So here we are today, with the unions rapidly diminishing in power due to their own abuses of that power.

And tomorrow, we’ll see another group rise in power only to abuse that power, only to alienate enough people that they too will fall from power.

Those groups who can maintain power are those groups who truly protect the rights of the people as a whole. If the unions had not insisted on extracting ever more extravagant benefits for their people, but instead searched for and destroyed elements of our society that plagued the people by abusing their rights, as they originally insisted they would, we would all be happily ruled by the unions.

And that, my friends, is why America is great, and why America will always be great.


5 Responses to “The End of the Unions?”

  1. Dr. Kwame M. Brown Says:

    Mr. Gardner.

    EXTREMELY well written post! Here, I agree – unions got way too far away from their original purpose.

    But it is still a fact that teachers are paid too little (by comparison with other educated, necessary workers in the United States) – and SOMEONE must do something about it.

    • Jonathan Gardner Says:

      I teachers are underpaid, then they need to do what every other profession who is underpaid does: quit and do something else.

      The only reason teachers are paid what they are paid is because they are willing to work for what they are paid.

  2. Dr. Kwame M. Brown Says:

    That is not a solution. They care too much about the kids to quit. And we need them to be sure that children are educated.

    You can’t just “quit” on something so necessary to the very fabric of a society.

    Just having parents do it – not a viable option, because many aren’t educated themselves – and, by the way, they are at work!

    Complex problems do not often have simple solutions.

    WE as a SOCIETY need to DECIDE to pay teachers what they are worth. And we have to make that decision together. They shouldn’t HAVE to be forced into quitting to get what they are worth. It should be recognized as a moral imperative.

    But, alas, it seems we only care about paying money for money. There are things more important than money. And social / moral imperative do not and cannot simply “follow the rules of economics”.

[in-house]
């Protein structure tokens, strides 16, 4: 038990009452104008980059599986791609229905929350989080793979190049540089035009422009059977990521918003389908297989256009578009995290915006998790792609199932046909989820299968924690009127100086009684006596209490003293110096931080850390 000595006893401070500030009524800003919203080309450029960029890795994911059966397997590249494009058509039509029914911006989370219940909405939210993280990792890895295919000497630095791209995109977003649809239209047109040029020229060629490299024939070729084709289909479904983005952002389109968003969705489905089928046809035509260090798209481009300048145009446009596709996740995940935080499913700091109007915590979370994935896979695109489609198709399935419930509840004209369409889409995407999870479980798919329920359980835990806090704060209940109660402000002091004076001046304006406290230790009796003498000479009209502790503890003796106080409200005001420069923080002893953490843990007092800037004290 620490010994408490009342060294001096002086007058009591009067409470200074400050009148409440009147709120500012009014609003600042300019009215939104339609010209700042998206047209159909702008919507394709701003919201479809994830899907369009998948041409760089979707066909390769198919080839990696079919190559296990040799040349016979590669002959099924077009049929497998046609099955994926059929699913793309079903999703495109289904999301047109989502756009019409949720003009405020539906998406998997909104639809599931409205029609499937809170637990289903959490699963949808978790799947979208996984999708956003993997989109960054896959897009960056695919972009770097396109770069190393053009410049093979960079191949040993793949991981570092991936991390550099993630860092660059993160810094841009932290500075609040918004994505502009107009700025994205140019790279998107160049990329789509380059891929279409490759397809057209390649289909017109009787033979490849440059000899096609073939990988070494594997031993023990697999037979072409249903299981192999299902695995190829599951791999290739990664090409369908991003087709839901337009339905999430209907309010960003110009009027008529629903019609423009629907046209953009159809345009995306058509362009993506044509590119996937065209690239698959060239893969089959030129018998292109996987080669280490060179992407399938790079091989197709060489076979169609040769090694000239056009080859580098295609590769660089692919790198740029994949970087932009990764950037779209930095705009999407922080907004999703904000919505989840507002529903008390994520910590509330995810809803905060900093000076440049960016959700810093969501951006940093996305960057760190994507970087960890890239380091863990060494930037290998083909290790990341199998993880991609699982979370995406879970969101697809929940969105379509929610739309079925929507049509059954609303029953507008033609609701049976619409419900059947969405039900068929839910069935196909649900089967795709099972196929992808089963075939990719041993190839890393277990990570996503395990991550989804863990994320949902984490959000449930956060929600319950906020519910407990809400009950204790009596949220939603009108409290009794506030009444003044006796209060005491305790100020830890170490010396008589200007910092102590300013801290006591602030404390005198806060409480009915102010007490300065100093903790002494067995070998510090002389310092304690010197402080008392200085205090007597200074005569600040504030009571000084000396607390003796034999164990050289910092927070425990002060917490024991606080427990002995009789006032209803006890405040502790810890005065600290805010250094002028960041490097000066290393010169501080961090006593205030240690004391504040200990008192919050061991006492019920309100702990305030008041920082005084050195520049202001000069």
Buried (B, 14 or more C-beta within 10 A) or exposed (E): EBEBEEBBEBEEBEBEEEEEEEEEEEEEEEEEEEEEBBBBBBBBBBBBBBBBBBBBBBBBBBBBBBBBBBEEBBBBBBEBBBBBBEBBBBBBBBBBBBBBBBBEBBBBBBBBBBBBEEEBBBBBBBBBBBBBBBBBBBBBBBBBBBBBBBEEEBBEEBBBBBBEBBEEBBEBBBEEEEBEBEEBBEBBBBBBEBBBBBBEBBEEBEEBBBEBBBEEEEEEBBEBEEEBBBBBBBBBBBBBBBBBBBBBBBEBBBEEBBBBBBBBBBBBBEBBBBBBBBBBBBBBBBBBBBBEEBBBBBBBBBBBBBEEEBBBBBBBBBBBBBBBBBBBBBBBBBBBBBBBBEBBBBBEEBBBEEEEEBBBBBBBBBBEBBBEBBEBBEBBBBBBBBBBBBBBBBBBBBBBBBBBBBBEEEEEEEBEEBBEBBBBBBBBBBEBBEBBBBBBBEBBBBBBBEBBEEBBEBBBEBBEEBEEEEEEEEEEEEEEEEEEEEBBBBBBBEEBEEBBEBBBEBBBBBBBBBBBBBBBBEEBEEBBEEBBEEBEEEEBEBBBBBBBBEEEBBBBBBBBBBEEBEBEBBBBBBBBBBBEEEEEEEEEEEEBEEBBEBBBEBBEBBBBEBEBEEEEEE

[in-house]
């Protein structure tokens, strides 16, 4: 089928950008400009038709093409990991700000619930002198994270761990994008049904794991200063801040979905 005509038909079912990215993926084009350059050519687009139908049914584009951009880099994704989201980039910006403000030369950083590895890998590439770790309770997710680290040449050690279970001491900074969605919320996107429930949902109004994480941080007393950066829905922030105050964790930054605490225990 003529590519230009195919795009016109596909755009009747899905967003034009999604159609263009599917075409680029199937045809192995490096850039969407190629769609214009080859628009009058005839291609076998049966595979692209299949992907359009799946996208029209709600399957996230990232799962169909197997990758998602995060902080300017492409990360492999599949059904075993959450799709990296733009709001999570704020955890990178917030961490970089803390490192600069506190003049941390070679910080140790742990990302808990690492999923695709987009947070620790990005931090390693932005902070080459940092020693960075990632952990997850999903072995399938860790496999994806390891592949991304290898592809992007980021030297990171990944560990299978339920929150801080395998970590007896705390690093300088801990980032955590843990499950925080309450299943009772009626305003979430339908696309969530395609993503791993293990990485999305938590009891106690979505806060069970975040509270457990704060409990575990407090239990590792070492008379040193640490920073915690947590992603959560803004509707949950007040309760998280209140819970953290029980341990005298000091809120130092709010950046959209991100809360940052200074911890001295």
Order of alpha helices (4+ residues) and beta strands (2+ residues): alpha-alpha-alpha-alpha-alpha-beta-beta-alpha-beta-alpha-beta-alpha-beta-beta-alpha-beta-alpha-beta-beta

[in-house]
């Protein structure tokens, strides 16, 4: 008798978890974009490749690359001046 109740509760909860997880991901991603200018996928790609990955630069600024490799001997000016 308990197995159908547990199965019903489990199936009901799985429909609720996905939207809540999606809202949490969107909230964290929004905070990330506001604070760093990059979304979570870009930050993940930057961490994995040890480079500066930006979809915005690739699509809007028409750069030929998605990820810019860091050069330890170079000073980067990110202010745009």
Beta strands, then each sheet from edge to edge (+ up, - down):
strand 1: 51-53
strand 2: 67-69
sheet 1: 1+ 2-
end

• Jonathan Gardner Says:

      I don’t see why it’s not a solution to let market forces determine teacher’s pay. I’d like to earn a lot more money myself, and I wish everyone had all the money in the world, but simply wishing won’t make things happen.

      If we pay teachers more than they are willing to work for, then we will always have more teachers than we need. If we pay them less than what they are willing to work for, then we won’t have enough.

      If teaching is all about charity, then why should we pay teachers at all? We don’t pay people who feed the homeless or help people find jobs or clean up their neighbor’s yard.

  3. Dr. Kwame M. Brown Says:

    I never used the word charity. But….let me get this straight. If you have a job you care about and is valuable for the betterment of society, it has to automatically be charity? I can’t make good money from something that has benefit to society?

    If this is true – then what should we make money FROM?

    And I am not talking about teachers earning more money in the absolute, ad infinitum sense. I am talking about teachers making more money RELATIVE to their COMPARATIVE actual value to society – just like any human being should expect to.

    The problem arises when we talk about funding that. A couple of solutions:

    1) More efficiently spending money to shift expenditures toward the most important factor in the education equation – the quality of teaching professional and their preparation.

    2) Appropriating more of the corporate tax dollar to education., or adding an educational surtax to large corporations. It wouldn’t really take quite as much as people think. If they can contribute MILLIONS to bowl games that people see once a year, why not contribute to schools. They would certainly gain “points” in the community for that. What do they get in return? Better employees later on – which will provide even more productivity and resultant profit.